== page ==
(N. Ram is the Chairman of The Hindu Publishing Group)
The Hindu has been adapting to changing times, facing and overcoming a multitude of challenges, earning the trust and affection of millions of people across the country, and flourishing.
The Hindu has been adapting to changing times, facing and overcoming a multitude of challenges, earning the trust and affection of millions of people across the country, and flourishing. | Photo Credit: R. Ragu
From its modest beginnings in 1878, The Hindu has come a long way — and is poised to advance in the face of new challenges, its chief asset being its integrity combined with the public trust earned over the decades.
When The Hindu launched itself on September 20, 1878 on the strength of nothing but the ardent patriotism and commitment to progressive social reform of six young men who had managed to raise a rupee and three-quarters as seed capital, nothing seemed guaranteed, least of all longevity.
In fact, the founding editorial titled ‘Ourselves’, which is reproduced in this commemorative supplement, sounded a mixed note. It balanced clarity of public purpose — the pursuit of ‘fairness and justice’, the promotion of harmony and unity among an unfree people, the observance of ‘the strictest neutrality’ when it came to religion and the interests and demands of religious communities in a highly diverse society — with humility and diffidence about the outcome.
Around that time The Hindu was only one among dozens of newspapers that had launched themselves across undivided India within the freedom movement tradition, in contrast to the press owned and edited by Europeans that stood on the side of the British imperialist Raj. But unlike virtually all its like-minded contemporaries from that historical era, The Hindu has lasted the course, adapting to changing times, facing and overcoming a multitude of challenges, earning the trust and affection of millions of people across the country, and flourishing — thanks, above all, I believe to its fealty to the founding values, which have been contemporised in the Code of Editorial Values as well as the Code of Business Values adopted by the organisation in recent times.
Today the press, and the news media in general, across the developed world are perceived to be in crisis. Journalism, as we know it, is being described, obviously with some exaggeration, as ‘disintegrating’, ‘collapsing’, in ‘meltdown’. Its core values have come under assault and pressure from a combination of social, political, economic, and technological forces.
There is a sense, even within the profession, that news and the business model that sustains news have been ‘broken’. As a just-out book on the state of journalism and the need to remake it by Alan Rusbridger, former Editor of The Guardian, puts it, we are now ‘up to our necks in a seething, ever churning ocean of information, some of it true, much of it wrong’, there is ‘too much false news, not enough reliable news’, and ‘there might soon be entire communities without news. Or without news they could trust.’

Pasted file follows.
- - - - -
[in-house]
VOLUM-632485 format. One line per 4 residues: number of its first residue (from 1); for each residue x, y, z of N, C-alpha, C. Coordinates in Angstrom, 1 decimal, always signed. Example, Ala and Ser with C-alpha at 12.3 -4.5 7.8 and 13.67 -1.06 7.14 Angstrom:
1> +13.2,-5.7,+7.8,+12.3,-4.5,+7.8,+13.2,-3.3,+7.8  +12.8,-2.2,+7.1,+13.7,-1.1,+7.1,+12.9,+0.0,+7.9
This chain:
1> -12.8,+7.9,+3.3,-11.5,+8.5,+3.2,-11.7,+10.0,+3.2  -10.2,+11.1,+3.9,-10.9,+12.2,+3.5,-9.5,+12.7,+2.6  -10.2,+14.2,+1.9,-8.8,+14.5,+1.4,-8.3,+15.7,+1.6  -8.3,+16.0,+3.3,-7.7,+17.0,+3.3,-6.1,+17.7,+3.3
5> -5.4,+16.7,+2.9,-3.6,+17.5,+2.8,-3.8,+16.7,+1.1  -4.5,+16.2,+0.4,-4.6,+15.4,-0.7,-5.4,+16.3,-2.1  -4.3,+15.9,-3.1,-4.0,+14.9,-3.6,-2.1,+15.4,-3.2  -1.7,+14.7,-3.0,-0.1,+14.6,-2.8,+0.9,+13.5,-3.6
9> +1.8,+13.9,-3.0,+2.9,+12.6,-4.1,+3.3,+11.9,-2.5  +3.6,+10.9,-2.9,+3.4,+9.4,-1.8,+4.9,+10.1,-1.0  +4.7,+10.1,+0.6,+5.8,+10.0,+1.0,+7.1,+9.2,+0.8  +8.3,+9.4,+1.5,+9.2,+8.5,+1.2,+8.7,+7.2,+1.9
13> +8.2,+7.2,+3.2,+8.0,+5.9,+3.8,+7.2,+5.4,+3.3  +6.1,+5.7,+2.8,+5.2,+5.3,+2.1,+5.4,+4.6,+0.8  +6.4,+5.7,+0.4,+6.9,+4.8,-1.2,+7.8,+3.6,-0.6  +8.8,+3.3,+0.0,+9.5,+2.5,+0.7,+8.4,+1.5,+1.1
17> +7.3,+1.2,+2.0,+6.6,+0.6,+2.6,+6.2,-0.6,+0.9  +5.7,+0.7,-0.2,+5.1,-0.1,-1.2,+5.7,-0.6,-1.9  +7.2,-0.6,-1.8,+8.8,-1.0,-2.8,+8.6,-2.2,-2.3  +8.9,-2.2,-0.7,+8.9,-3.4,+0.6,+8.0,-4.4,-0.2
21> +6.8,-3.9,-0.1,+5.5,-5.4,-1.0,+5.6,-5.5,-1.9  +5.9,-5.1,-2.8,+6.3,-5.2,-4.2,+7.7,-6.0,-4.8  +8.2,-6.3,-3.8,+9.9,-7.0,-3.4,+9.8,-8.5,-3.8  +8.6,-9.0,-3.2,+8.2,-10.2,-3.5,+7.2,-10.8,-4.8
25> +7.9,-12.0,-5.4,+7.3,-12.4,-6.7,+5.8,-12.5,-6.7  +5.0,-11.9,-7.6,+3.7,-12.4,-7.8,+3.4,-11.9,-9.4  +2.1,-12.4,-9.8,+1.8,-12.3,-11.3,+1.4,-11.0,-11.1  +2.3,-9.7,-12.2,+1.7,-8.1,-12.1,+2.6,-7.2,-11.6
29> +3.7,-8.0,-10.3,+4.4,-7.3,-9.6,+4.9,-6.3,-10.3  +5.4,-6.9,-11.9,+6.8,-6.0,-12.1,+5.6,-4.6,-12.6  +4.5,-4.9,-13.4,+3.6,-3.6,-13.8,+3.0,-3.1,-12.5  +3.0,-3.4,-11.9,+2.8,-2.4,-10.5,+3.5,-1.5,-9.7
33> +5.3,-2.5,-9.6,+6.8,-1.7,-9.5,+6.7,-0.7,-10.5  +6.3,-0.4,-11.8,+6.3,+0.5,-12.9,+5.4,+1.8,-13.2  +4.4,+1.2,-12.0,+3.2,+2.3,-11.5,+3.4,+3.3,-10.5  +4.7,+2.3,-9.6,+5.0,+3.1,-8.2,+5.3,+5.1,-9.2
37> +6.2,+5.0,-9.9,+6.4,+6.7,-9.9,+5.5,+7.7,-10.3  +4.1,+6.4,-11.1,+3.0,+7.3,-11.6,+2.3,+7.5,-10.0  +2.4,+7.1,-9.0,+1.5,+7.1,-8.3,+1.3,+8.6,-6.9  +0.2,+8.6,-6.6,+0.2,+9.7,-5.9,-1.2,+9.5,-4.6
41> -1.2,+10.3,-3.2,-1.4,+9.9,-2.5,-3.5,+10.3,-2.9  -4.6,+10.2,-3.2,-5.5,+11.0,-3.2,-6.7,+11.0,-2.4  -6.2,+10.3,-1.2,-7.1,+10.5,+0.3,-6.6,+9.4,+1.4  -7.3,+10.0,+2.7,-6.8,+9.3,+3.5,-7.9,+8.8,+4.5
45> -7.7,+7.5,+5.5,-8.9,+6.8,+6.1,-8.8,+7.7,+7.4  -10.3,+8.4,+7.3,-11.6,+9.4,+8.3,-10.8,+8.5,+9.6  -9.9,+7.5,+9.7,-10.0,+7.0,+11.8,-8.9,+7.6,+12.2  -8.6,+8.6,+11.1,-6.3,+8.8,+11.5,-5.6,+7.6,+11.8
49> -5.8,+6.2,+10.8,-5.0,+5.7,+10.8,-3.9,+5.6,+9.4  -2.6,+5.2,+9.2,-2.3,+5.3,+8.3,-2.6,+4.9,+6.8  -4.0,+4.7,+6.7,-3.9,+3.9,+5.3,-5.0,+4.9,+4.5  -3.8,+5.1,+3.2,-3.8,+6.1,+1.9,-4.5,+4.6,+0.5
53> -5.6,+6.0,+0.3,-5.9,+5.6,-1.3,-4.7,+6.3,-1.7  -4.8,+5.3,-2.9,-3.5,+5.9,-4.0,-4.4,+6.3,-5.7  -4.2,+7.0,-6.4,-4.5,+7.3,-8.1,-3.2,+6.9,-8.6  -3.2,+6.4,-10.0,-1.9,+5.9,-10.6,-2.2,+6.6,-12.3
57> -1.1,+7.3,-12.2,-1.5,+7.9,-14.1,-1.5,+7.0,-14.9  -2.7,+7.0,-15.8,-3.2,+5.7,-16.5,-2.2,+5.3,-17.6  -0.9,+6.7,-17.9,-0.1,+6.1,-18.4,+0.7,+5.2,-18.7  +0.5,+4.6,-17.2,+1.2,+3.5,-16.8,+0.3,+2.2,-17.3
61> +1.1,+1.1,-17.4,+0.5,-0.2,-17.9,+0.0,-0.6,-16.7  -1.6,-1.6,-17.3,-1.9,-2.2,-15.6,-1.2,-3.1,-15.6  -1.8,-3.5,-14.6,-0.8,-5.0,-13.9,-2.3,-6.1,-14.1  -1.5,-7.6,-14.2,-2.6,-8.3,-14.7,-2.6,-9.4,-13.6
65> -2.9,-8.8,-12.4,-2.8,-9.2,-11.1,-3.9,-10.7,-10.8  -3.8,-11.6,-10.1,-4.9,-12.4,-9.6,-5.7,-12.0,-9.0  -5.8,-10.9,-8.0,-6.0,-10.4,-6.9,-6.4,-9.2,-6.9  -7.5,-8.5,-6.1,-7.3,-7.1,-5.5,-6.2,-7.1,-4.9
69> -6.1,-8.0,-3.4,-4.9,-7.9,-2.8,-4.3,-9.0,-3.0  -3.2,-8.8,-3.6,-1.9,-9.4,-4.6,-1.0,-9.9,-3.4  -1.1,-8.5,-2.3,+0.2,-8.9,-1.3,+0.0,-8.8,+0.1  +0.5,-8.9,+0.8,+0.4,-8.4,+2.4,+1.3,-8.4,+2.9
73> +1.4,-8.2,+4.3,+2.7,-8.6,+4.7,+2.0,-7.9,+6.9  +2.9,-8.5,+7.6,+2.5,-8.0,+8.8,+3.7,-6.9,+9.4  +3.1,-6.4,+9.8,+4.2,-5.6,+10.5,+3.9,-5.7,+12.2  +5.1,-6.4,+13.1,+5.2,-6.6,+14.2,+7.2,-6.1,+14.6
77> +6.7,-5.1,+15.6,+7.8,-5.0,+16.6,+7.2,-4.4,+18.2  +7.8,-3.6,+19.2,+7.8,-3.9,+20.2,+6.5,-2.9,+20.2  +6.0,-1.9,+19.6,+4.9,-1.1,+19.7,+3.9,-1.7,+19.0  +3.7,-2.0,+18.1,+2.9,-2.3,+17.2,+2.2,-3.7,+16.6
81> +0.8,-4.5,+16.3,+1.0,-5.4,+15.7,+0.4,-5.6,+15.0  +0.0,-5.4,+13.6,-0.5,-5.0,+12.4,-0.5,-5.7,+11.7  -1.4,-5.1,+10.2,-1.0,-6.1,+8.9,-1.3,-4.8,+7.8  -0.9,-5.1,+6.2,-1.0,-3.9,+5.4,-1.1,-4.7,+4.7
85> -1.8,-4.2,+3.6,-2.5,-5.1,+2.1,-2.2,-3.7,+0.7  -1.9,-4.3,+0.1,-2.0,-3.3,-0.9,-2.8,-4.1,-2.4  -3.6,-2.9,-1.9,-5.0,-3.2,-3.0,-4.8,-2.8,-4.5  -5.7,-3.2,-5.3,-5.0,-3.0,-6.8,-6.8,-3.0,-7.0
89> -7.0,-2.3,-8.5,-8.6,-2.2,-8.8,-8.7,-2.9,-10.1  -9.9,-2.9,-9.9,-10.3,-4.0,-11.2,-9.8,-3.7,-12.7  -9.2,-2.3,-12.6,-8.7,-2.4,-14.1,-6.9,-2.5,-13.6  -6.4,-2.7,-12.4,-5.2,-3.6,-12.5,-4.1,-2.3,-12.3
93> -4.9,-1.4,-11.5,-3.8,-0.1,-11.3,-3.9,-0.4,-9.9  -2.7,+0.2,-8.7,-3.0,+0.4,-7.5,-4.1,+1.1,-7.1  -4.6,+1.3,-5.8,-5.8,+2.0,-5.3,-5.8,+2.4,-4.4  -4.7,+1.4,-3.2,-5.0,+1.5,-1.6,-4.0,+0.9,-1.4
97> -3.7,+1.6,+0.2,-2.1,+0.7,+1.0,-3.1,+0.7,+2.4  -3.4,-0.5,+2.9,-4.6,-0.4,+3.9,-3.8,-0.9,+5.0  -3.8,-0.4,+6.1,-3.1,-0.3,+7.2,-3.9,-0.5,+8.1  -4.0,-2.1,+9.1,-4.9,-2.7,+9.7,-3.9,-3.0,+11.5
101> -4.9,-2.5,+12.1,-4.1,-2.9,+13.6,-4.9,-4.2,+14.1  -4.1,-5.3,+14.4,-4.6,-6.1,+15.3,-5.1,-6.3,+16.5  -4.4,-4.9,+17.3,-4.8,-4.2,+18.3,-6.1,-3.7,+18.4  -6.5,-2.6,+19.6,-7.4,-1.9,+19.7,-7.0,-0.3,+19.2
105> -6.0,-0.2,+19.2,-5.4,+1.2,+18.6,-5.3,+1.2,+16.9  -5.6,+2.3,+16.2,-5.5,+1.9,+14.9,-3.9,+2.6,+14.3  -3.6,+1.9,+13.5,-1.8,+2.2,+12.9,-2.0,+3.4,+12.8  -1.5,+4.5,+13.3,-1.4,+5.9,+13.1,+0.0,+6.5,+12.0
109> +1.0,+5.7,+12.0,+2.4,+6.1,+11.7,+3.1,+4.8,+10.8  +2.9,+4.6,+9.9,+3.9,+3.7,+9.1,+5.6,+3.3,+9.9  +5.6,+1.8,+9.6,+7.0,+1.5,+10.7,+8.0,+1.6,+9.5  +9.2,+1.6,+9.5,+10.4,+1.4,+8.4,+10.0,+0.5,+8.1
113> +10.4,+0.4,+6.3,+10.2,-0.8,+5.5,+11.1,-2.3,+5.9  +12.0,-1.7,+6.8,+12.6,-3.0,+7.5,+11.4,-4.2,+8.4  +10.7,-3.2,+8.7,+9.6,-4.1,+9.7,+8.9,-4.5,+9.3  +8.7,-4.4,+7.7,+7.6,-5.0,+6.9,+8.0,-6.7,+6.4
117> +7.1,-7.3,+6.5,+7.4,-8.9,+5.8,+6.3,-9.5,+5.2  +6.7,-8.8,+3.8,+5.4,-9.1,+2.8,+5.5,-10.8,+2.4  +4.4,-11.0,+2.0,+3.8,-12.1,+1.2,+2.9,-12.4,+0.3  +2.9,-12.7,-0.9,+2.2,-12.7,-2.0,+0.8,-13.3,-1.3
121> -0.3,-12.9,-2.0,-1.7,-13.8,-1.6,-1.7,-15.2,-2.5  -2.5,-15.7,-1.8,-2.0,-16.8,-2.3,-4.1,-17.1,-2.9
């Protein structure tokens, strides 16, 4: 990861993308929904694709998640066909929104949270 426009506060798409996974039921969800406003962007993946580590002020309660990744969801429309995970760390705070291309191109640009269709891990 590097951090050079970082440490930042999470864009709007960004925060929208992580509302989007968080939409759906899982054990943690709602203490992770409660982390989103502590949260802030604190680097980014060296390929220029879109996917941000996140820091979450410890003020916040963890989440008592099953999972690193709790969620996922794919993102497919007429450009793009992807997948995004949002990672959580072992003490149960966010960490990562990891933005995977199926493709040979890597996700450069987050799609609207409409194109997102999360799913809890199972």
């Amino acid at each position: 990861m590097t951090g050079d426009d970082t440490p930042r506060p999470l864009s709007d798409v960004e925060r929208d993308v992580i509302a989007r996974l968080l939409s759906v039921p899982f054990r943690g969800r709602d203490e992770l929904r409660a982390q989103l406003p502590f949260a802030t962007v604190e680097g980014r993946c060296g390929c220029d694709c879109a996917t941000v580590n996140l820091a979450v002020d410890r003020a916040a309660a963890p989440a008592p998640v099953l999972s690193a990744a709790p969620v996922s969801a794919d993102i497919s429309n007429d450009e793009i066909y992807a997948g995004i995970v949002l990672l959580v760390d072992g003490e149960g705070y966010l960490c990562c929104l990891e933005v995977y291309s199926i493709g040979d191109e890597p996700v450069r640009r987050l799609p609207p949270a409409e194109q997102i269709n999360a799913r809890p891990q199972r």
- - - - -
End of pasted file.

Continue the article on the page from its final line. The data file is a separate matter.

Fortunately, in contrast to its general state in the developed world, the press as an industry is still in growth mode in India. But that does not mean the state of journalism is in good health, far from it. Freedom of expression, and as part of this, press freedom, has come under stress, pressure, assault, some would say siege, in India. The country ranked 138th among 180 countries figuring in the 2018 World Press Freedom Index compiled by Reporters Sans Frontières (RSF), a Paris-based independent organisation that dedicates itself to freedom of information. The New York-based Committee to Protect Journalists (CPJ) has, after careful enquiry and strict verification, documented the work-related killing of 48 journalists in India, including 34 murdered ‘in retribution for, or to prevent news coverage and commentary’, since 1992. India is one of a dozen countries figuring year after year in the CPJ’s Global Impunity Index where journalists are murdered, the cases remain unsolved, and the killers go free.
And India is very much integrated in the global landscape of false and fake news, much of it divisive, toxic, and dangerous to democracy and to the health of society — a threat magnified a billion-fold by the business models, algorithms, bots, filter bubbles, echo chambers, and so forth created by the Internet giants, the so-called technology companies, chiefly Facebook and Alphabet, that exercise hegemony, refuse to accept accountability, and increasingly contribute to a news and socio-political landscape that begins to resemble a dystopia.
Under such fraught and challenging circumstances, the need to strategise, renovate, remake journalism and centre-stage its core principles of truth-telling, freedom and independence, fairness and justice, humaneness, and working for the public good stands out as a top national and patriotic priority.
The Hindu, with its priceless asset of public trust earned over 140 years during which the world changed beyond human imagination, re-commits itself to this mission.